Why I Killed Street Photography

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Photo by A.G. DeMesa

Eric’s Note: This guest article is written by A.G DeMesa— a street photographer based in Manila.

A.G.: What is street photography for me?

Surely it isn’t the mundane. Nothing gets more mundane than a 16 year old’s meal taken over Instagram. It’s not about capturing history or the little human acts because you will just be beaten by the lens of an experienced journalist. How about the perfection of form and the elements like rhythm, texture, layers, lines and others? Well, can’t photography stand on its own two feet and not rely on the concepts of painting?

So I killed my street photography. I murdered it because I became obsessed with making sure everything aligned together. I was mulling over the small details that should be present. I was looking out for the lines that should converge. I had to find the layers that will highlight the human or non human elements. I lost sight of what is important in photography: Seeing. I was doing photography and being a slave to what it means to photograph. There was no flow and joy in it for me anymore.

Photo by A.G. DeMesa

I went ahead and let go of the grip that focusing on form has on me. All of a sudden, things that are not considered artful photography started popping up. The models on the billboard ads, product shots on an appliance catalog, the architecture on a condominium flyer. These started popping up as photographs. So I decided to photograph anything. I started with the people I come across on the street and then switching it to the love of my life. I chased the stray cats that roam while also taking pictures of  the trees that grow in the urban jungle.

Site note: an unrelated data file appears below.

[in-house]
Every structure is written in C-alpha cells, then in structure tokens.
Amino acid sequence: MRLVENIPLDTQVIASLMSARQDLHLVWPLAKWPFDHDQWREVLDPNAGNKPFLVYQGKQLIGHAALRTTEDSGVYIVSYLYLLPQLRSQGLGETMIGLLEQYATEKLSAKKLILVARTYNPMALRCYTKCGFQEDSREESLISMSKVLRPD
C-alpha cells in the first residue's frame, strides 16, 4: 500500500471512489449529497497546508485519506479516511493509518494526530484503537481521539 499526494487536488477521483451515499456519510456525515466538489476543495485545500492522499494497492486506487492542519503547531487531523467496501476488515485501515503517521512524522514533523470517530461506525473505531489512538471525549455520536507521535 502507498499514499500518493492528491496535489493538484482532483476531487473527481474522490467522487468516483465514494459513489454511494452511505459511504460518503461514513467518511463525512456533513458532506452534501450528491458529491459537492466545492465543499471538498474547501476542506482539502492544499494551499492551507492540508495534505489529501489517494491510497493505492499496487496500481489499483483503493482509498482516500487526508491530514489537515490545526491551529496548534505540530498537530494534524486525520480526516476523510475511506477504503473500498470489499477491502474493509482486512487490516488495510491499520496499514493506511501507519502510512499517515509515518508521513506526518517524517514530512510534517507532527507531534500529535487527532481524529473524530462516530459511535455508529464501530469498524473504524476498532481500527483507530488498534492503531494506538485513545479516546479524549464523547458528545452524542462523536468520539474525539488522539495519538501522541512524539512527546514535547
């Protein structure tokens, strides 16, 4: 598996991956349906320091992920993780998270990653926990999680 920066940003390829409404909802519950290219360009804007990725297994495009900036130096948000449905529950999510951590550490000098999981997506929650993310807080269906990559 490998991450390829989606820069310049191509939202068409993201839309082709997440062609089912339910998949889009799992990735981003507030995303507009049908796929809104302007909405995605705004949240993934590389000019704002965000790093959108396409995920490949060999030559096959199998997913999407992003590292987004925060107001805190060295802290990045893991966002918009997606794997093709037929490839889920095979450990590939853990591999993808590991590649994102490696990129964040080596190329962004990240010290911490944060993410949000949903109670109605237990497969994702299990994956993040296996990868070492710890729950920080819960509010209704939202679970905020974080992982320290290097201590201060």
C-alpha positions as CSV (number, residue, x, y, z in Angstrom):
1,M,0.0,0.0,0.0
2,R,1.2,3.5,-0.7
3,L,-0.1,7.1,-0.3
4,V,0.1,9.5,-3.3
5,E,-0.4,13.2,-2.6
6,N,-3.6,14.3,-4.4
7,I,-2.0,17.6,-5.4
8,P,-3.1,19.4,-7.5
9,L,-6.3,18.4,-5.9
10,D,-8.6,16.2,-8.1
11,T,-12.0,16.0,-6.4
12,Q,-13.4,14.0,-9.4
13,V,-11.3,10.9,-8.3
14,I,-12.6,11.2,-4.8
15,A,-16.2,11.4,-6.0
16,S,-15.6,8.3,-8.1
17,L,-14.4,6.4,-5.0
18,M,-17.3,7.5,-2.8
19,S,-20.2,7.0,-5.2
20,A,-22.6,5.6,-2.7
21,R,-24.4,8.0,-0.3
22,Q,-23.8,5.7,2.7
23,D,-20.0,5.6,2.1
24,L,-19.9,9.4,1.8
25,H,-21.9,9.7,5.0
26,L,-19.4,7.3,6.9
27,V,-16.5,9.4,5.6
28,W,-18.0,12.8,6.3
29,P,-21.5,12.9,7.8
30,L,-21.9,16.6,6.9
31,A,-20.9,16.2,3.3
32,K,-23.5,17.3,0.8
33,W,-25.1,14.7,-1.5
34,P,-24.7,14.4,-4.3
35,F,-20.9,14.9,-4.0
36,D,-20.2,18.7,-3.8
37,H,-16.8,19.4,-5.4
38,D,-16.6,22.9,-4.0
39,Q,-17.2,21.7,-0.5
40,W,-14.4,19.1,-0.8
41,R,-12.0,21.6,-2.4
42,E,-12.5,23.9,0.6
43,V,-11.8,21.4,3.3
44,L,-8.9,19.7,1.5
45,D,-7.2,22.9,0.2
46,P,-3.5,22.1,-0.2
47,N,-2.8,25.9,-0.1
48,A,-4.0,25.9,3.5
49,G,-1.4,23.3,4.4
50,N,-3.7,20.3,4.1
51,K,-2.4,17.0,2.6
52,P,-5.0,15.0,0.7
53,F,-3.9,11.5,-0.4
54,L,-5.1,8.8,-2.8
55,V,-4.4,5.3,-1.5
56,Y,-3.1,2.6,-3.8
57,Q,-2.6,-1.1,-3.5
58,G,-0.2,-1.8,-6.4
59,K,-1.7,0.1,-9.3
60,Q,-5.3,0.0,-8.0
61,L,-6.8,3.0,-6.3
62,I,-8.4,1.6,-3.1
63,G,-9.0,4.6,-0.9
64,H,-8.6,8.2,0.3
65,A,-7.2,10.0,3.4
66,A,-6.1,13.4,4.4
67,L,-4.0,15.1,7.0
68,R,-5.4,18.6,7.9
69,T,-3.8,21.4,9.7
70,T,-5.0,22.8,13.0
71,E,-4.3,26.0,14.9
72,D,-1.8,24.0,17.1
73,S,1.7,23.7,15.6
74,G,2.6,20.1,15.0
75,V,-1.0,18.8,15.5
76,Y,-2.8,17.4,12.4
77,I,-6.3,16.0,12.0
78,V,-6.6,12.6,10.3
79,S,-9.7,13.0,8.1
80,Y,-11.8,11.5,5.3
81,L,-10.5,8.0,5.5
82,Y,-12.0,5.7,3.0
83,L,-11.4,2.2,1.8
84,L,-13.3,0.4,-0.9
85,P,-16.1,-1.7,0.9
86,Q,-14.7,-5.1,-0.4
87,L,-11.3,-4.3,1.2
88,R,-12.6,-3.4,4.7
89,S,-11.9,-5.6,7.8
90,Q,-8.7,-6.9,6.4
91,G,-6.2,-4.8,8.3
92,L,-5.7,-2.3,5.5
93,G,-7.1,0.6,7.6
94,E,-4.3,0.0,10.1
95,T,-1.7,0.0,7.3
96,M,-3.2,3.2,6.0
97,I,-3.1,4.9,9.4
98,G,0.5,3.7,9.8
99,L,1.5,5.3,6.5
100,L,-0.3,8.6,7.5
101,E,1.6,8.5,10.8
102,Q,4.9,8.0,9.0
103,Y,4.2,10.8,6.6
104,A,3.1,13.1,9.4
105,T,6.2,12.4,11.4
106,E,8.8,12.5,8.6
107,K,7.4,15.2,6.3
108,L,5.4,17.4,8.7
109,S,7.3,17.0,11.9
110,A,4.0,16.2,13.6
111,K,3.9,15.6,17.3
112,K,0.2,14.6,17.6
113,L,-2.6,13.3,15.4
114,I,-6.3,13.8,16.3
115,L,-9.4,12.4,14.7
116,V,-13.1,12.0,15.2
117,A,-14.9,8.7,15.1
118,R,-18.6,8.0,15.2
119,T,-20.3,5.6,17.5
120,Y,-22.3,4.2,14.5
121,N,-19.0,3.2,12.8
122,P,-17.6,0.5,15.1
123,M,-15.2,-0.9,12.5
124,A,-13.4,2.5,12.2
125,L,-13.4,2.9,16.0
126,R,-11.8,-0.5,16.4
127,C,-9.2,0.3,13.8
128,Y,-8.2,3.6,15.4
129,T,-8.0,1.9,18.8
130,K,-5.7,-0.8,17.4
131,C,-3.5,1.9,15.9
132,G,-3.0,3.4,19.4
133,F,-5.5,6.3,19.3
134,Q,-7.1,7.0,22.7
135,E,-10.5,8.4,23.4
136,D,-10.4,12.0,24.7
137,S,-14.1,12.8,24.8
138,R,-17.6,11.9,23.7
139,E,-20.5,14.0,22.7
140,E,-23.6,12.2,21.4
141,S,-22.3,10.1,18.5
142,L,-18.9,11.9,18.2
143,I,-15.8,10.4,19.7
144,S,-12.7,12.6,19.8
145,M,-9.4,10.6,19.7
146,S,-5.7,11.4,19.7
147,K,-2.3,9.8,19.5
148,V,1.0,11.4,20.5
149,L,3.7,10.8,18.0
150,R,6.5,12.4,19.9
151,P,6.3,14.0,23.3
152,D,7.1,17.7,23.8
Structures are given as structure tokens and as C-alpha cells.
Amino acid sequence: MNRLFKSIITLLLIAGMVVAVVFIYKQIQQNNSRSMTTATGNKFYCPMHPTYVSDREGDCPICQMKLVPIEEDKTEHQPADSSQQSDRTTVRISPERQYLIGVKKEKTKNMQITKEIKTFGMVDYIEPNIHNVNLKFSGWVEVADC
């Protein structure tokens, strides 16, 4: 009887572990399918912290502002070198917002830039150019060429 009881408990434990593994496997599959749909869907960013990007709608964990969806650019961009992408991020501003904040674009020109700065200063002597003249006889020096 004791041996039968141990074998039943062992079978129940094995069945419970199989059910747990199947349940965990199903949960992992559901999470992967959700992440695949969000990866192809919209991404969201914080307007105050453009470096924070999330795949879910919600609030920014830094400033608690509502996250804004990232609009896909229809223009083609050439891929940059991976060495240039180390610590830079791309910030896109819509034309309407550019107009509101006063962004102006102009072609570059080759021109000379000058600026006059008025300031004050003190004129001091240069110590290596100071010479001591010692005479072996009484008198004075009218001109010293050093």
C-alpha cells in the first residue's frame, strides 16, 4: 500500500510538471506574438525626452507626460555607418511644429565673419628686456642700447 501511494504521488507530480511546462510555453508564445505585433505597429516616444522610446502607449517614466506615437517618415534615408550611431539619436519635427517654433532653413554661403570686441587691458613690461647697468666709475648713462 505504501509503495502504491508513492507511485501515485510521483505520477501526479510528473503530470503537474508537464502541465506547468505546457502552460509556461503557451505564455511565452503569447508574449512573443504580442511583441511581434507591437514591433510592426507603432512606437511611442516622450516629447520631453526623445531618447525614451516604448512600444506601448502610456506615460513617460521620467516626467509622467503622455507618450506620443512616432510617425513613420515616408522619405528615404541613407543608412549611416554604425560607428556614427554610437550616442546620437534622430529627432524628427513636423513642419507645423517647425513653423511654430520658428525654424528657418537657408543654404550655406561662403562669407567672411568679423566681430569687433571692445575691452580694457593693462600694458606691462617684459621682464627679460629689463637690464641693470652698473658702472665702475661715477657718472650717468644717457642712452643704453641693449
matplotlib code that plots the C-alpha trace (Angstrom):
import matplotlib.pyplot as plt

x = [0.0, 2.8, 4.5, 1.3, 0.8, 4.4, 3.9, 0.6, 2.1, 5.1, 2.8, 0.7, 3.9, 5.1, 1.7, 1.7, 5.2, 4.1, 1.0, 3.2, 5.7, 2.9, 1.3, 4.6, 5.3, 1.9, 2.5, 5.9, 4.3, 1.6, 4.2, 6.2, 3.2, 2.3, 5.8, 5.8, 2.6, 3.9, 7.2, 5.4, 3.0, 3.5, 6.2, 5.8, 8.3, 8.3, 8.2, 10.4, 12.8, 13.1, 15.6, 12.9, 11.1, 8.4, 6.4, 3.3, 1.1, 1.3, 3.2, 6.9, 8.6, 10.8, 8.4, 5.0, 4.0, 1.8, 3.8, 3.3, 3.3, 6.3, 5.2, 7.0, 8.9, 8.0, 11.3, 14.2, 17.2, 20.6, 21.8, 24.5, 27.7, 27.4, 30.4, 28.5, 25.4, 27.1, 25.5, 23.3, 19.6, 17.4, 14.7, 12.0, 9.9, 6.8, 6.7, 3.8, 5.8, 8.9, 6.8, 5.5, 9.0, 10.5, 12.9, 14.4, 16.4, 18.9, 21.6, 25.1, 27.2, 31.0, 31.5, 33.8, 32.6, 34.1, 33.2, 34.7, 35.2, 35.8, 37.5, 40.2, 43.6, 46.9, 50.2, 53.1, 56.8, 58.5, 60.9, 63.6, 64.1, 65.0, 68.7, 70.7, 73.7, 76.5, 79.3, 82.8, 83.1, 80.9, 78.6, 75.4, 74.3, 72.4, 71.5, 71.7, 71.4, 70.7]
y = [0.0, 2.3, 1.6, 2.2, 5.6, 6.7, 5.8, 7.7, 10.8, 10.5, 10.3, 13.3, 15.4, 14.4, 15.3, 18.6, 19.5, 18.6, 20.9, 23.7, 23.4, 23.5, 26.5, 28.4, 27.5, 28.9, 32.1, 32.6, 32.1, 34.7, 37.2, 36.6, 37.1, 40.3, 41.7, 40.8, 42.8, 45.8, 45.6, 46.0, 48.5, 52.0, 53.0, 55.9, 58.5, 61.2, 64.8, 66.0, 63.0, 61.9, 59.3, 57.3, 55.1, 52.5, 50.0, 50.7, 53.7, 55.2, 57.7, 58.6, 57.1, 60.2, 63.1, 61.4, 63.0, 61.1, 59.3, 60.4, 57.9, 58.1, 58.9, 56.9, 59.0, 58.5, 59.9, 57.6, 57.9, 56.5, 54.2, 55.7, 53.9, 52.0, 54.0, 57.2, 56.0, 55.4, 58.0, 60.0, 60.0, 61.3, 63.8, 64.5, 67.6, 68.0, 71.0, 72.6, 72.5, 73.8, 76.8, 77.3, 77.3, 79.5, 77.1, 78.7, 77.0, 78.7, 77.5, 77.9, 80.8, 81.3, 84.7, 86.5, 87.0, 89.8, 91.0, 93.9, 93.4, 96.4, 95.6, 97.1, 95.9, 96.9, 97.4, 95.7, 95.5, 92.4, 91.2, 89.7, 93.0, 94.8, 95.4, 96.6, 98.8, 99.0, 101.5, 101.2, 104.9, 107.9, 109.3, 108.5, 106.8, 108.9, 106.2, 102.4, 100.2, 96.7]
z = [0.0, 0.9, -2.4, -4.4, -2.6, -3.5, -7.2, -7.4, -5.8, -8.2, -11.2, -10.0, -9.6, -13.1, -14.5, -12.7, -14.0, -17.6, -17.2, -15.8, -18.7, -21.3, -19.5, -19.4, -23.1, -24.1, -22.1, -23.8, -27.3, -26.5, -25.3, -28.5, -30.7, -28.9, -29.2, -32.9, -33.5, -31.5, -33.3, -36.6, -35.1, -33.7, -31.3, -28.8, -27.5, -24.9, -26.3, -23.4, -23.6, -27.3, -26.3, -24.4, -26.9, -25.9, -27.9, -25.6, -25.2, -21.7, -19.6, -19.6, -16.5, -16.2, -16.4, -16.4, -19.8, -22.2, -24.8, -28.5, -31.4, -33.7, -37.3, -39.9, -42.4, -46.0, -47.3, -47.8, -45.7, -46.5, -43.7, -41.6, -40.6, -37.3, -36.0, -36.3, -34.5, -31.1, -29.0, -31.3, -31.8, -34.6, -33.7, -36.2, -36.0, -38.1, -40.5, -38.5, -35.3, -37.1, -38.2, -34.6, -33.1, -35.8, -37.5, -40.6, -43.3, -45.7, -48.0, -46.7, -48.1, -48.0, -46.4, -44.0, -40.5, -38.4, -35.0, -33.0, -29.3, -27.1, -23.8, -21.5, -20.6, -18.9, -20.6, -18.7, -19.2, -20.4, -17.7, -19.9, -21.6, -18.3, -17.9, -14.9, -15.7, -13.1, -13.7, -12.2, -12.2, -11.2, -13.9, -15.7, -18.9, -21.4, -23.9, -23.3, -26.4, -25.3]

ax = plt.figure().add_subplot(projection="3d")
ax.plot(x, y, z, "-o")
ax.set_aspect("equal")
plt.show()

How can this be? After 10,000 frames on film, how can it be that all of this is just popping to me now? I decided to look at how history has celebrated the greatest photographers.

Photo by A.G. DeMesa

Joel Meyerowitz quit his job and walked the streets because he started seeing the little details after seeing Robert Frank being balletic in front of his subject instead of being stoic and passive.

Daido Moriyama, Shomei Tomatsu, and the rest of the “Provoke” magazine crew did the are-bure-bokeh not for the sake of black and white, grainy, and blurry photographs but because they saw that there was a disconnect on how Japan was showing itself in the 60’s-70’s and how it really is. It was a rebellion against form.

Noboyushi Araki liked the faces of the Japanese people and saw how beautiful they are so he photographed them incessantly. From then on he photographed things that are beautiful to him from clouds, to his cat, bounded women in the nude, the erotic and the pretending to be erotic, and the sentimental journey he took with his wife.

Photo by A.G. DeMesa

That was it. All of them had one thing in common: It was about seeing something. No dogma, no photographic gods, no one true photography. That is what I’m going to do.

The greatest thing that street photography has done for me was it laid a good foundation on what it means to photograph but I feel there should be a time one should graduate from just being a “Street Photographer”. That is not to say that one should leave street photography but rather one should build up around the core that street photography gives and continuously pursue that which excites your eyes.

Self-portrait: A.G. DeMesa
Self-portrait: A.G. DeMesa

When I look back at my 10,000 photographs, none of them are really the worst but I see it in a different vein now. Some pictures I killed but many I kept because all that matters is seeing. Which means that you should always be prepared because you’ll never know what will put excitement in your eyes when you go through your daily life whether it be walking the streets or spending time with friends. Always make sure that you can photograph it and make it live forever.

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